Crunching the Numbers: Analytics in Online Business
There is reality and then there is the dream world. If you read writers like Jorge Luis Borges, Lewis Carroll, Phillip K. Dick, they’d say that there isn’t much difference. Considering how great their work is and how successful their legacies have become, it’s not worth arguing. However, in online business, there is a bit of a difference.
You have to be realistic—hardcore, concrete, absolute—about a lot of things in online business. Particularly when it comes to examining how well your revenues are coming in, you need a solid understanding of real circumstances to ensure things are going well. If you are ignorant to the reality, you end up like the celebrity-turned-addict that wakes up one day in an alley, alone and with a drained bank account. Only then does reality hit you, and often it’s too late to do anything.
The good thing about online or digital business functions is you actually have this tool right at your disposal. It’s analytics, and as the title suggests, it is a way to analyze with hard data all aspects of your business, so you can see the actual success levels of your performance. Admittedly, it’s about as much fun as reading a corporate law amendment publication, but it does the job of getting a realistic picture of your business from the screen to your retina fast.
A lot of professionals claim—often due to their ignorance of digital formats—that analytics is impossible to do for all digital programs. But these days, there are analytics available for just about every program out there. If you are going pay-per-click (PPC) ad optimization or any sort of search engine optimization (SEO) involving PPC, you’ll find that most online media that do this—i.e., Google AdWords—have an analytics system built in that you can use immediately. Now, if you get into more structured programs like video SEO or some sort of more modern business tracking scheme, you might have to have an analytics program installed with your existing marketing campaign to ensure you can access their analytics results. The Internet and digital media can be complex, but they are far from impenetrable; whenever you start using a new digital or online business media, check you have immediate access to analytics wherever possible.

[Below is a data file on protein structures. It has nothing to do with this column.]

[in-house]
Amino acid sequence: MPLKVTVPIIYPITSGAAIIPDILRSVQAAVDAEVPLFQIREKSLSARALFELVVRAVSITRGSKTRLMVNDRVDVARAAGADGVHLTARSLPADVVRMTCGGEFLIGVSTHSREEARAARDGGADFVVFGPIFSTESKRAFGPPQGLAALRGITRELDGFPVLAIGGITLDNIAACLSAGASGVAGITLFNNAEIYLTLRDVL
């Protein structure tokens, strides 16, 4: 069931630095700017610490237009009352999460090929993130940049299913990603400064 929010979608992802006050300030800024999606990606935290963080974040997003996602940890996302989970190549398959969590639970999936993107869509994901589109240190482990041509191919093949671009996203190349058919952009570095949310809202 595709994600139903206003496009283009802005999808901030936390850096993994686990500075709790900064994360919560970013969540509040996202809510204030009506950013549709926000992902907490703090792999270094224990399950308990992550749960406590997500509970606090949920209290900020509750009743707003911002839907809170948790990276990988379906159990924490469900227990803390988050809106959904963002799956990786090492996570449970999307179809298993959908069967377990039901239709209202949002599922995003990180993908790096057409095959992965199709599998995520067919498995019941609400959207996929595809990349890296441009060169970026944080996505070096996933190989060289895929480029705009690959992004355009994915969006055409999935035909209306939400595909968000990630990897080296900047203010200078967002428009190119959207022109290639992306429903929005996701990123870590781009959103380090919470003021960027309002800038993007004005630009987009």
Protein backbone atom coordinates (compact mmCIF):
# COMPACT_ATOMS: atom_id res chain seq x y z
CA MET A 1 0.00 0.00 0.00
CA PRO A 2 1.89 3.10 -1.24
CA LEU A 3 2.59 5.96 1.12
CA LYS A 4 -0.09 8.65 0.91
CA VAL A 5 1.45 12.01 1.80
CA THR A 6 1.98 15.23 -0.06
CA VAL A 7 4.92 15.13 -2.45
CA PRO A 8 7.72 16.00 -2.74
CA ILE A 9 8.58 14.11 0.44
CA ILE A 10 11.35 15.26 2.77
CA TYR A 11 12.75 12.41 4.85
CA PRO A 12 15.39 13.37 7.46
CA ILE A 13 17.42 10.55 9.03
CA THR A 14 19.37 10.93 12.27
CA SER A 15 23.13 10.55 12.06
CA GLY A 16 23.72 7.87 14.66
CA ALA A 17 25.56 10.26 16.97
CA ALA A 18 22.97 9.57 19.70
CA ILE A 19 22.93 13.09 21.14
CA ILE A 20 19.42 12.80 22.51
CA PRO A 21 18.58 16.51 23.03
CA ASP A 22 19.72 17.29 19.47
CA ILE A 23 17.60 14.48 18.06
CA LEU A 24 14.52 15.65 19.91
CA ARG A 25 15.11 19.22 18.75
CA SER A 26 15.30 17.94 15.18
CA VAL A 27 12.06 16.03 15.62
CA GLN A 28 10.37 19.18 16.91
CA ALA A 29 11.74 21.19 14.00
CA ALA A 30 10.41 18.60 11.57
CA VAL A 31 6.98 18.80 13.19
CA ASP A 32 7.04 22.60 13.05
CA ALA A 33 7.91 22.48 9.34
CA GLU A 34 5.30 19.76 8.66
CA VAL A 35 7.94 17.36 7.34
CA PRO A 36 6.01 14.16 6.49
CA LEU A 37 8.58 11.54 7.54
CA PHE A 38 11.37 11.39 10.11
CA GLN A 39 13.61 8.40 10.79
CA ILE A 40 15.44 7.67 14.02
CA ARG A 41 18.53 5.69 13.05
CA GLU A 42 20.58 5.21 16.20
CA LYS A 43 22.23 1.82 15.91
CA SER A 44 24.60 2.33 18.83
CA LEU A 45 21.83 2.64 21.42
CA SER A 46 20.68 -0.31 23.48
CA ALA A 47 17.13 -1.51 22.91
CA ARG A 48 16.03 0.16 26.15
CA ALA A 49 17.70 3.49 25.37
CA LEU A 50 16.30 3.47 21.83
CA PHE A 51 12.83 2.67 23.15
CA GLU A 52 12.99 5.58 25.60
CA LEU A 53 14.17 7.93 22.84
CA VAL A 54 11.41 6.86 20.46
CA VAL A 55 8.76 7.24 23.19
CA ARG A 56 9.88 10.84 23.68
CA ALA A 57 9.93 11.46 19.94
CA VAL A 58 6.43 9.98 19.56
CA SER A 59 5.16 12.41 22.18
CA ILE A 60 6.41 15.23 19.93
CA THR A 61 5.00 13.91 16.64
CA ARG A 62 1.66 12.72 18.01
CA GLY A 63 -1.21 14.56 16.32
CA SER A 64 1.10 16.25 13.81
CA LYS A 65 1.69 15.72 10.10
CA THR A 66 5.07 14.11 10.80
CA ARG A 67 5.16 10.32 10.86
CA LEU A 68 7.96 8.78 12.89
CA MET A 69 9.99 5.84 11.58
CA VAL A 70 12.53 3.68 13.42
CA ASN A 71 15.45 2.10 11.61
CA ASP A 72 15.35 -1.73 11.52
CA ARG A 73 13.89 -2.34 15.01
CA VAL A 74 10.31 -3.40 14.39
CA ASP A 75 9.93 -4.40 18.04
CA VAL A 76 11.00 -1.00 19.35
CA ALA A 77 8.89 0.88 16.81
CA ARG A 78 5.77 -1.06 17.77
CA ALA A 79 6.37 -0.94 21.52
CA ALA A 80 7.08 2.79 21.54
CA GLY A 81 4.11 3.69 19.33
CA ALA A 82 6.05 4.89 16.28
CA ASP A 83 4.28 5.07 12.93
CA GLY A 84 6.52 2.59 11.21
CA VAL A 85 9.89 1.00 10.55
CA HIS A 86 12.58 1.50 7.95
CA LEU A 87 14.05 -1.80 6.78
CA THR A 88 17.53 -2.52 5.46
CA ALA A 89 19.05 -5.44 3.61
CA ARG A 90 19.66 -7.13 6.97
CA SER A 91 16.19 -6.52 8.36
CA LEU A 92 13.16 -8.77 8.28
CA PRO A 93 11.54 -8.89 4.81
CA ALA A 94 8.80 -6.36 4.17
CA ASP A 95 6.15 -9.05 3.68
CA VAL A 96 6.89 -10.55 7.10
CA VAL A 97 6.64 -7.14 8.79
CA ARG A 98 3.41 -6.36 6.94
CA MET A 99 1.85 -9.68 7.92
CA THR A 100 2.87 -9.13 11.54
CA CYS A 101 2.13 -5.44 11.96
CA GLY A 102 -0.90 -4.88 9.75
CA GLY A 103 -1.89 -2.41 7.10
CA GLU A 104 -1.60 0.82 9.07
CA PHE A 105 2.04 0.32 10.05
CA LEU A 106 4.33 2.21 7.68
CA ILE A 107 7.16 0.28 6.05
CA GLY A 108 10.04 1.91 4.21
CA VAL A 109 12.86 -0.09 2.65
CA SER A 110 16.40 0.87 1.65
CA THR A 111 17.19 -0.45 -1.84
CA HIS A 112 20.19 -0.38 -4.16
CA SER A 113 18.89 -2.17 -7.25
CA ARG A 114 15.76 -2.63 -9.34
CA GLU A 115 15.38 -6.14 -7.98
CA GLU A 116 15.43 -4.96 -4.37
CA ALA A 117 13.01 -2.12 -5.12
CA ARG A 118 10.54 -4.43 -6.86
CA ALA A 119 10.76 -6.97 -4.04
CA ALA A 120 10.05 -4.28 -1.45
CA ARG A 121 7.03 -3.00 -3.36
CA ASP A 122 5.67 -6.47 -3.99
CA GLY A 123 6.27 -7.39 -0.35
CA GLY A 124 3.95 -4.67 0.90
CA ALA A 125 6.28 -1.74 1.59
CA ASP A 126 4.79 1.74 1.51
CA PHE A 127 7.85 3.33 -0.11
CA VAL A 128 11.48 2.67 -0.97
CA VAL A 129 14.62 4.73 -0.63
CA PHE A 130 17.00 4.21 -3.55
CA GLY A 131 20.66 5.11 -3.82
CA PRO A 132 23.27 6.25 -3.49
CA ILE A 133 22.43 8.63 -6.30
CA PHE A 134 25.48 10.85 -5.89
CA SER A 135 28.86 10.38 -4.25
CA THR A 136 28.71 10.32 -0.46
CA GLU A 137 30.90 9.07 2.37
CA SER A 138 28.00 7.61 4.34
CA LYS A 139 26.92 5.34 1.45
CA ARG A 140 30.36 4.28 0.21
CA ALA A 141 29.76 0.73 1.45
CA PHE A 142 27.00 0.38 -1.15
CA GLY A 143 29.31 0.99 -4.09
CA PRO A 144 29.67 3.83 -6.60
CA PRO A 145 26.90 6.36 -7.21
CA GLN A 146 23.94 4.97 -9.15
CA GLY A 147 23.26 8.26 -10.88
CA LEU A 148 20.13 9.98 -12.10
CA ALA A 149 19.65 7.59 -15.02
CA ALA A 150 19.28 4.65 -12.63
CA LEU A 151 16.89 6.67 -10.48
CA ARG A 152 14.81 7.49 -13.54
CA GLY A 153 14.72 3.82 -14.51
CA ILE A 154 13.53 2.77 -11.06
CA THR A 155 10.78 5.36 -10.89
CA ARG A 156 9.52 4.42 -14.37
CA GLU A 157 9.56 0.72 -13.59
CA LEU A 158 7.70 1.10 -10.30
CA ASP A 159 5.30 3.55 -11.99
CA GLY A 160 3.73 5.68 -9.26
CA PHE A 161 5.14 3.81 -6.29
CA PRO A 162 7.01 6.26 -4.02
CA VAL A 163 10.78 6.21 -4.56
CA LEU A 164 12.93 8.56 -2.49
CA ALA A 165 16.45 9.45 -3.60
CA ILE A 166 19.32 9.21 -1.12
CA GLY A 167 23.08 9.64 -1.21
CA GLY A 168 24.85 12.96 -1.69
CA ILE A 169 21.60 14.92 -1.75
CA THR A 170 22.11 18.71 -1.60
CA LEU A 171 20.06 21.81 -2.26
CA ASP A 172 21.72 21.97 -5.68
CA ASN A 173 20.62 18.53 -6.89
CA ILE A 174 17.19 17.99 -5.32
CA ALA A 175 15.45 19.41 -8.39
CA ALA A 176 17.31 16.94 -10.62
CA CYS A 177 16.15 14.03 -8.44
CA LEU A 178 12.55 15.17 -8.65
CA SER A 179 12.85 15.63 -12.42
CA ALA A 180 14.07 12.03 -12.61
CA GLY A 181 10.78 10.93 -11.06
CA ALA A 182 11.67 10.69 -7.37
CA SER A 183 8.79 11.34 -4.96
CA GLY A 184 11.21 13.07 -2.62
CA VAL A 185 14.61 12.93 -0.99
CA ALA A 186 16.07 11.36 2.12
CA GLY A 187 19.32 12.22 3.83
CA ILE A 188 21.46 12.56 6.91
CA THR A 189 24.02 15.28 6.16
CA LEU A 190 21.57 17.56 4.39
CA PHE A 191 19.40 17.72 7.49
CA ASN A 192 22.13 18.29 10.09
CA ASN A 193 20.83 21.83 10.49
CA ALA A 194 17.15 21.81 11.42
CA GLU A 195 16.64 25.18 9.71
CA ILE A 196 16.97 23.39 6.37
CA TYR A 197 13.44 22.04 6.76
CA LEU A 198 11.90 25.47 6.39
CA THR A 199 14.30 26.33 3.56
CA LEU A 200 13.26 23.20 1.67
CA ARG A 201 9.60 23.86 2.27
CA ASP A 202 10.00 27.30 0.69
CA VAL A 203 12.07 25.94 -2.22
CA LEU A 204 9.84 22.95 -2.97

Once you’ve accessed the analytics, be sure to know what to look for. Most analytics are graph- or table-based; you’ll be able to see a Cartesian style chart showing how one of your online marketing programs is working over an axis of time. Like national statistics reports, analytics pages read like gathered information reports, showing how well things are going for your business. You can see if your PPC ad optimization work is actually, well, optimizing. You can look at how well your video SEO programs are doing by how many “hits” or clicks from clients they are getting. You can see which campaigns are succeeding and which are sinking. You don’t have to be a math expert to understand online analytics pages; most work in a fashion that is completely comprehensible to all viewers.
What is most important, though, is what you do with analytics information. There is no point in using analytics if you don’t get anything out of it for your business. In the end, you should go over each analytics report. Note where the trends are and at what points you are seeing sales jump or drop. Also note which campaigns work better than others. All of this information will help with future planning for more search engine marketing and will even help you control your search engine optimization costs. Analytics might not be fun to read, but they can certainly help you improve your business right to its core.
The truth can hurt once we see it, but in online and digital analytics, it can only improve your online business. By using in-your-face, stats-based programs, you can spot your errors and make the necessary improvements to your business thereafter. That’s reality working for you in the best possible way.
To get more help on all your SEO, web site design, and web traffic needs, e-mail Numero Uno Web Solutions Inc. at firstname.lastname@example.org.